This is my first attempt at creating a Group Policy to install a software product for computers on our domain. When I attempt to add a package I receive the following error:

Add operation failed. Unable to extract deployment information from the package. Run validation on the package to ensure that the package is correct.

Here are the steps I have taken to get to this point:

  1. Within Active Directory, right-click on the Domain and choose Properties
  2. Click on the New button to create a New Group Policy Object
  3. Named the object
  4. Selected the new Group Policy Object and clicked on the Edit button
  5. On the Group Policy Editor dialog, under Computer | Software Settings | Software Installation node, right-click and choose the New Package command.
  6. The path to the MSI file is a valid UNC path (the share where the MSI file resides has been shared to users within our Domain - full control).
  7. Click "Open" to select the MSI file
  8. Under the Deploy Software dialog, select "Assigned" and click OK
  9. After a few moments (10 - 15 seconds) the error message described above is displayed

Troubleshooting Steps I've tried to Date:

  1. Made sure that the software is not installed on the server already
  2. Used the MSI file to install the software on another machine to make sure the MSI works.
  3. Verified that the Windows Volume on the server has adequate free disk space (100+GB).
  • I take it at the command line your passing the unattended and silent commands?
    – Tubs
    Commented Jul 30, 2009 at 11:57
  • Yes - I think. I used the /qn command Commented Jul 30, 2009 at 15:18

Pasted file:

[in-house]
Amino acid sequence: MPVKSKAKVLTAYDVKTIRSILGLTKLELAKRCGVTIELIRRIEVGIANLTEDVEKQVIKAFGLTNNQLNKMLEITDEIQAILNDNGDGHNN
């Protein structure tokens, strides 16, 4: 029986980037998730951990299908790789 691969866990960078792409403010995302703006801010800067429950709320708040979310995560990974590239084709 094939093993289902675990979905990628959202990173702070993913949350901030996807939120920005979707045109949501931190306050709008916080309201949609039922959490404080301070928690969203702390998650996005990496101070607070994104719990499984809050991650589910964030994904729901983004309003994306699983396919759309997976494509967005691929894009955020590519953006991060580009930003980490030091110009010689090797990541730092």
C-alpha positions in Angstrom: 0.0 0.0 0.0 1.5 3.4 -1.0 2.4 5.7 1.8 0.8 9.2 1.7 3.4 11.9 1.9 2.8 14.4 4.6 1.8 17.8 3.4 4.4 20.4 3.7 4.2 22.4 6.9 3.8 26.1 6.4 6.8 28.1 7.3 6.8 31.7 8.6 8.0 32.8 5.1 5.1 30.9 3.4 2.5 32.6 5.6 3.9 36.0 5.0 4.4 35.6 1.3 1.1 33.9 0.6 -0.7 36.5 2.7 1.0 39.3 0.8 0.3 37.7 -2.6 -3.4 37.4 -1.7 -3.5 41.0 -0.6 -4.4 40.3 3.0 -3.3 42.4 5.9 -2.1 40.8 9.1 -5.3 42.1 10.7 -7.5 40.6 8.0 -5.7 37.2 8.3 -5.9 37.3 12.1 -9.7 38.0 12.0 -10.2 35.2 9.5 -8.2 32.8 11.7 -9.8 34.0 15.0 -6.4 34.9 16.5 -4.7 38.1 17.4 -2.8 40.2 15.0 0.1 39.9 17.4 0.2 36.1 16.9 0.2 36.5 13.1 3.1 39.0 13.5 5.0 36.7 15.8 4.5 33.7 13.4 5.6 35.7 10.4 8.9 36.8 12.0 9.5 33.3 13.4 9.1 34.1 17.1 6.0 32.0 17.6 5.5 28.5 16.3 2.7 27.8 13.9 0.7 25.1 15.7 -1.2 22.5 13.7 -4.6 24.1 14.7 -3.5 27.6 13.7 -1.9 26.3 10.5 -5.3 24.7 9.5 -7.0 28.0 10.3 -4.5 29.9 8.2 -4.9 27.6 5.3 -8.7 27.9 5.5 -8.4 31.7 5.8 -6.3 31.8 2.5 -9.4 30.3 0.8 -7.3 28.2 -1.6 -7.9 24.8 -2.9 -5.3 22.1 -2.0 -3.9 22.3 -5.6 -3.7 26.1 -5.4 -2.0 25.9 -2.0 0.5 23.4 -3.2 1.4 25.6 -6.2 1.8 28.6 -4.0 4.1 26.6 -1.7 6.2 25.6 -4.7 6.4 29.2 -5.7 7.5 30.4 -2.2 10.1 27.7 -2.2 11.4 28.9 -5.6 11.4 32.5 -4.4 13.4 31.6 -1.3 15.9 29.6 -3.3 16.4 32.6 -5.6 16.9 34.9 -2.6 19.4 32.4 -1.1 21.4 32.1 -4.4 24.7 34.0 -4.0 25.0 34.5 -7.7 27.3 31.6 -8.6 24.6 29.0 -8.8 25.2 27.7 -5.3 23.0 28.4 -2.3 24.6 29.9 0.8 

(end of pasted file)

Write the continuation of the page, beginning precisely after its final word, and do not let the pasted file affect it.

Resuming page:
2 Answers 2


That's bad mojo, then. That's nothing that you're doing w/ your procedure, but rather something wrong with the MSI. Did you build the MSI yourself or is it 3rd party? If it's third party, does the manufacturer indicate the MSI works in this type of deployment scenario?

I can't tell you which specific validations you should run because I don't know exactly what Windows is doing when it "extracts" the "deployment information" out of the MSI. I know that I've seen this with a couple of fairly poorly made MSIs from third parties. I belive that I ended up giving up on them, extracting the contents myself, and re-packaging them into MSIs w/ WiX.

(This is one of those places in Windows where I'd love to have some visibility into the source code...)

  • Microsoft could have done MSI's so much better if they had forced some things, such as admin installs and un-attended installs as must support options Commented Jul 30, 2009 at 12:19
  • @SpaceManSpiff: Total agreement. Sysadmins need to be up in arms and very vocal and outraged with software "manufacturers" who don't use Windows Installer properly. EXE-based setups, poorly made MSI's, etc, are not acceptable. Especially when the tools to make good MSI packages are out there and free. (I can't tell you how many times I've wanted to say to a software manufacturer "Look-- pay for a plane ticket to fly me out there to meet your "setup people" and I'll build an MSI package for you for free just so I can have it for my Customers...) Commented Jul 30, 2009 at 12:34
  • The MSI is one we built ourselves using a third party tool to create the MSI (AdvancedInstaller). Commented Jul 30, 2009 at 14:32

Some .msi packages arent designed for unattended installation. Which might explain why it installed ok when you ran it manually. I've seen this a couple of times when extracting the .msi from an .exe. As Evan said, you are doing everything you should to make this work.

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